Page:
I am 22 y/o male living in India. I plan to remain single for the rest of my life. I'll begin earning by at most next year. How should I plan my investments? What are some things I should consider?

For example, I see no point for an life insurance, as no one is/would be dependent on me. But a health insurance makes sense.

Similarly, too much long term investment seems unproductive, but what would be too much?

So I'd like some suggestions for managing the investments/money.

2 Answers 2


Similarly, too much long term investment seems unproductive, but what would be too much?

In 1900, the life expectancy of someone in the United States was less than 50. It is now in the 70s. My grandparents were born around that time and all lived into their 80s and 90s. Life expectancy in India is currently about 66. You should expect that to increase into the 70s if not the 80s in the next fifty years.

You should plan on living until 120. Why? If you die earlier than that, you may have wasted some money that you could have used for a better living standard. However, if you do live that long and you spent all your savings by the time that you were 66, you'll have a hard retirement. You've already said that you won't have descendants to take care of you. You'll need your investments to do so. You need long term investments more than someone with a family, not less.

You need to able to afford a house for retirement. You need to be able to maintain it, buy food, etc. on your savings. In order to be sure it lasts, you need to build your long term investments until they produce a steady income that comes close to matching your preretirement income.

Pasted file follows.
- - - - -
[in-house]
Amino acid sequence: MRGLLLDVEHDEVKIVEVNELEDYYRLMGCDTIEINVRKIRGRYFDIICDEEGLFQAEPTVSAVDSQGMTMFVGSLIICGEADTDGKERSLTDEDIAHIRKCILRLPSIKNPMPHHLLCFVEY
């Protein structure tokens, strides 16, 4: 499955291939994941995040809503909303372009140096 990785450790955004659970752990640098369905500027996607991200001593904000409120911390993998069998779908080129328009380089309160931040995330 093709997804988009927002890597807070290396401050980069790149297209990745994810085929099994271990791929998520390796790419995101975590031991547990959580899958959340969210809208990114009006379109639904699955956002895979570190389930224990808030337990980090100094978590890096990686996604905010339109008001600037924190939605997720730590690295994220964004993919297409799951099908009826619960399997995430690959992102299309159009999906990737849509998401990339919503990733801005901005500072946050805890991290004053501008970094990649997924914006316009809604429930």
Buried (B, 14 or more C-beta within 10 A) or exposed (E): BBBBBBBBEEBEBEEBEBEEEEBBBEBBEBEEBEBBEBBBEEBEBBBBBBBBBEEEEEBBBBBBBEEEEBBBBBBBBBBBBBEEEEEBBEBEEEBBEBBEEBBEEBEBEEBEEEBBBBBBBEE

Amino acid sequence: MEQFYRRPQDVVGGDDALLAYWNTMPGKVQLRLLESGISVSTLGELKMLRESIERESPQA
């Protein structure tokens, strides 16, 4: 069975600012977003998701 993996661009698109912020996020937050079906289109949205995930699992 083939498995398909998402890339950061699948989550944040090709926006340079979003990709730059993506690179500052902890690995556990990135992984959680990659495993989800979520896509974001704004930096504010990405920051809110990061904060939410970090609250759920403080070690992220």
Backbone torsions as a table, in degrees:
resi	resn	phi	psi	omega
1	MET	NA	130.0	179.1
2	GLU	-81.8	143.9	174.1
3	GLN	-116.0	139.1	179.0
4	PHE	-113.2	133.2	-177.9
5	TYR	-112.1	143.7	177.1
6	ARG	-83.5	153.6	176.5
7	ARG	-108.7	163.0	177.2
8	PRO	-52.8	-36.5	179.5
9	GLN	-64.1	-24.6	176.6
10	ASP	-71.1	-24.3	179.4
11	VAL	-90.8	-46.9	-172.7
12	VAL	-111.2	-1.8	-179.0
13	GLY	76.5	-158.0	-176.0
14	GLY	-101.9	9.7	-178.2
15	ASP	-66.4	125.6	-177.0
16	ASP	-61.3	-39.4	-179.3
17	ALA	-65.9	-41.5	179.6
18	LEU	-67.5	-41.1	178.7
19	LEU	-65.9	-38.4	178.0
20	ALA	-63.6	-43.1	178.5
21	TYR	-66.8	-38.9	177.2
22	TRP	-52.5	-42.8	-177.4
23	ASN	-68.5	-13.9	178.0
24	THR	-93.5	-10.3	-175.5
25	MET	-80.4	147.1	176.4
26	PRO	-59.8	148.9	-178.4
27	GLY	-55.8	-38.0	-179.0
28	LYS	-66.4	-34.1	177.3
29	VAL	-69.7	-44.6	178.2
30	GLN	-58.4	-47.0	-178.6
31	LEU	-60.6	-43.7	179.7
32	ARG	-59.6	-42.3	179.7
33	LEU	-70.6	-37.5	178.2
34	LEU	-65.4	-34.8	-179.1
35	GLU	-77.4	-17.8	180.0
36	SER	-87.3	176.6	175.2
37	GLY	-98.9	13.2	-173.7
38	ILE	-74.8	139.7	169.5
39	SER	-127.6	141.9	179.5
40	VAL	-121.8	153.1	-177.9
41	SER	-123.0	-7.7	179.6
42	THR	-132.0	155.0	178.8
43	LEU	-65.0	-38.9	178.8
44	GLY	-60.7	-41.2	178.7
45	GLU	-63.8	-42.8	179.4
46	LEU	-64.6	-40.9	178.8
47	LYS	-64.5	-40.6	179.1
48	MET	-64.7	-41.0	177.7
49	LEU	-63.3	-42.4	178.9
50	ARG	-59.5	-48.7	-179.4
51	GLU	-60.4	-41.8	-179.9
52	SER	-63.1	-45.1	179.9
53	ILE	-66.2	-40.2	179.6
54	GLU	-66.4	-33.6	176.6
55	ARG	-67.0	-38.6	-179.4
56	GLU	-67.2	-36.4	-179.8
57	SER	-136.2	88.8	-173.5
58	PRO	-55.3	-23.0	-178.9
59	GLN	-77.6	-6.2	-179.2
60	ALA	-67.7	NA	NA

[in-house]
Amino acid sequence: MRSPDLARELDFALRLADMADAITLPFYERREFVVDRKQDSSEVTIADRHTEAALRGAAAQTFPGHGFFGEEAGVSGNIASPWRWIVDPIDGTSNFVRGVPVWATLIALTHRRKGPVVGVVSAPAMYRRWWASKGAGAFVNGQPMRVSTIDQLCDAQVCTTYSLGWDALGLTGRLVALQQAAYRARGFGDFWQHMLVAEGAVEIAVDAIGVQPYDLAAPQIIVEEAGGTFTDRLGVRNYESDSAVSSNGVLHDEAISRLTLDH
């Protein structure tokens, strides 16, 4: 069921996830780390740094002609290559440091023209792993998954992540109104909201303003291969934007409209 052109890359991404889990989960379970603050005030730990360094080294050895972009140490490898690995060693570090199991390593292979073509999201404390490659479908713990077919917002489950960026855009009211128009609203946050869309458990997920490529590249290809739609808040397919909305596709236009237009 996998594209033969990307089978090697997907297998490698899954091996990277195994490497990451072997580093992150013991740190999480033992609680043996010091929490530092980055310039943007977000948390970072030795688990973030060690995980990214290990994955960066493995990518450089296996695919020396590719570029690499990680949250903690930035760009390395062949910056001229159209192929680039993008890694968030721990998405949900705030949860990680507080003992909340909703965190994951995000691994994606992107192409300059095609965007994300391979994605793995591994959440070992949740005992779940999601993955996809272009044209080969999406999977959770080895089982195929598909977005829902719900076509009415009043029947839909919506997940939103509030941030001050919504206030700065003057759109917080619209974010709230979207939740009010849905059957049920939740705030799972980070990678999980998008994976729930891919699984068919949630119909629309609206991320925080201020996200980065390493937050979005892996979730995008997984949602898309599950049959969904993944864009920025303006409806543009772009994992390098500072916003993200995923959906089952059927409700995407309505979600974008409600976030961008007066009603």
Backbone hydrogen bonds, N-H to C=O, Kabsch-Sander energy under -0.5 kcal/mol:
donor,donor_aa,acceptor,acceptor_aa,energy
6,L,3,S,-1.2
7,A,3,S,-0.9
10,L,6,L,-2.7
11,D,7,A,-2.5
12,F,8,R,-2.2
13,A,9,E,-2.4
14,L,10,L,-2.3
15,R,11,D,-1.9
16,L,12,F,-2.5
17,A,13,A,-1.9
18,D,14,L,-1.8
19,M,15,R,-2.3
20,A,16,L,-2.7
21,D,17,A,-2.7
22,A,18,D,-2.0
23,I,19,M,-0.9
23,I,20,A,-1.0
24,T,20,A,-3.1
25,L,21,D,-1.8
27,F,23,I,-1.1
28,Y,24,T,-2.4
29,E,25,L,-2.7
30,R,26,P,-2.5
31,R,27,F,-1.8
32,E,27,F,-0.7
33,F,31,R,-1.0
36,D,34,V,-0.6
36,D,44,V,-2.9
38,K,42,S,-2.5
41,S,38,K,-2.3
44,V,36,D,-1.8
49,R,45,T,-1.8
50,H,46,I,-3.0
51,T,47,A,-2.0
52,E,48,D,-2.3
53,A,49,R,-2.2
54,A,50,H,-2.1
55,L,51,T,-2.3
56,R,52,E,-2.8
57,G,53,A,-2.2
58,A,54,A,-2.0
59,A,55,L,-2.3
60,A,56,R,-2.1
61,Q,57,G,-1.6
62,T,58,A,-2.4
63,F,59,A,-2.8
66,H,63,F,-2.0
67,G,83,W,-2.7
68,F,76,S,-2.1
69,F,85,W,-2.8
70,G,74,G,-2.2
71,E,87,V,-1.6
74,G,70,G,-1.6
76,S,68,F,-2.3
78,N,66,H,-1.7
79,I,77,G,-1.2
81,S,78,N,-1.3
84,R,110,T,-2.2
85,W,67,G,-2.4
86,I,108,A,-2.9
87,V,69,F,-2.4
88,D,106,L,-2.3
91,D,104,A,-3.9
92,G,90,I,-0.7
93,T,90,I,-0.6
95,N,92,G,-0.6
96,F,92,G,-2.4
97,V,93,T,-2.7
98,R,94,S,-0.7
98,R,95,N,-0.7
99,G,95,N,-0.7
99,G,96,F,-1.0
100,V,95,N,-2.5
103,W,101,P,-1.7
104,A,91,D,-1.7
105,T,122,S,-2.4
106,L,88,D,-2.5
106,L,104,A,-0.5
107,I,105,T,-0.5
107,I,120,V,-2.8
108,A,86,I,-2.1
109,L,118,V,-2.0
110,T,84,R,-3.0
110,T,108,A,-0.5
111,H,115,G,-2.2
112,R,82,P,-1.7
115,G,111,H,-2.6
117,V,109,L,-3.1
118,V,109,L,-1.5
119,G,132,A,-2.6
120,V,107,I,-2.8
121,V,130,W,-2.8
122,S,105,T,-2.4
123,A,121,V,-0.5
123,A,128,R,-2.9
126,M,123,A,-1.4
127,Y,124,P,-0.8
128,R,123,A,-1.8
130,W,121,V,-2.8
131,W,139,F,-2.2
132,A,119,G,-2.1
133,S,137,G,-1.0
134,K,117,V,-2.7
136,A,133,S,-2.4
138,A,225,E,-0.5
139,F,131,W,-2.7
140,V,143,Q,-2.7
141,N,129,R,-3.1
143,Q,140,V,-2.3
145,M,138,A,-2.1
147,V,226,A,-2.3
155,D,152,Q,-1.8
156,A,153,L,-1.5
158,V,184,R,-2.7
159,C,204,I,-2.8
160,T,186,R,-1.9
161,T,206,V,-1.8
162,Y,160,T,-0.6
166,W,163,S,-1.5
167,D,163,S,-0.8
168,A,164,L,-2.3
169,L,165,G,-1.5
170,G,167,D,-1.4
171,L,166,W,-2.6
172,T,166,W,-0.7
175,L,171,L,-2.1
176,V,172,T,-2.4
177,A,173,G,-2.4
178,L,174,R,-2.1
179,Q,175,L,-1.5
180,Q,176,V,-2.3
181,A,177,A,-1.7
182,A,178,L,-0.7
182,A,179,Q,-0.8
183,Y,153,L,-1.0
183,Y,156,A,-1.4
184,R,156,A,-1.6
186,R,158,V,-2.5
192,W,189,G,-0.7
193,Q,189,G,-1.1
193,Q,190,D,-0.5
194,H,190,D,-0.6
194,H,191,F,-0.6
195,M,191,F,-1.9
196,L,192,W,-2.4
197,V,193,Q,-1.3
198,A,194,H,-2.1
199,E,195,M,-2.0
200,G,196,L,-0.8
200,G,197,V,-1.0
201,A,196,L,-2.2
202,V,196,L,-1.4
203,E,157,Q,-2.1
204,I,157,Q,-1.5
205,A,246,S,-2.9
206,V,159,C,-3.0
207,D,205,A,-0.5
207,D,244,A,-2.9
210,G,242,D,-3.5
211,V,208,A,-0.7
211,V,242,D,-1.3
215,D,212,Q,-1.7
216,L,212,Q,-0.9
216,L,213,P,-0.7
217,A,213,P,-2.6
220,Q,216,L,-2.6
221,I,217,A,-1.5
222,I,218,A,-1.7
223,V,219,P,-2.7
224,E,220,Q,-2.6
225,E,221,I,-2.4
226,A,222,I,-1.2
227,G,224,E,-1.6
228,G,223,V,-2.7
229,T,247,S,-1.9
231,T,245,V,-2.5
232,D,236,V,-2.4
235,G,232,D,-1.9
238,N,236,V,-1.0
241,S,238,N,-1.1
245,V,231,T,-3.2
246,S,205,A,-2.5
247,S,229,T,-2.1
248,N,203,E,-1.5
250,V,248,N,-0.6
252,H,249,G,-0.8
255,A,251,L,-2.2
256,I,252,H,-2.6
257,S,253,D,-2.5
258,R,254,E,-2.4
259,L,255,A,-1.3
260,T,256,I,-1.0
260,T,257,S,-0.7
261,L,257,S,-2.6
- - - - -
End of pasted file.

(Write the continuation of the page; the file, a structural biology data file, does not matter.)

There are some costs that you won't have in retirement. You won't need to save for retirement. You won't need to commute to work. So your retirement income doesn't need to support that.

If I were you, I'd save like everyone else until income from investments matched my current expenses minus commuting. At that time, you can readjust.

Overall, you are far more likely not to save enough than too much. I wouldn't worry about oversaving in your twenties. No one actually does so.


At your young age, the most of your wealth is your future labor income (unless you are already rich).

Your most profitable investment at this time is most likely to be investment in your human capital (your professional skills, career opportunities).

Depending on how you plan to earn your money, invest time and effort to enable you to earn better wages in that activity. So focus on education or professional training.

Also, consider that it is probably your total lifetime utility/welfare you should maximize (but you decide!). I suggest you do not focus narrowly on earning as much money as possible. Consider what sort of life you want and what you need to do to enable it.

Best of luck!

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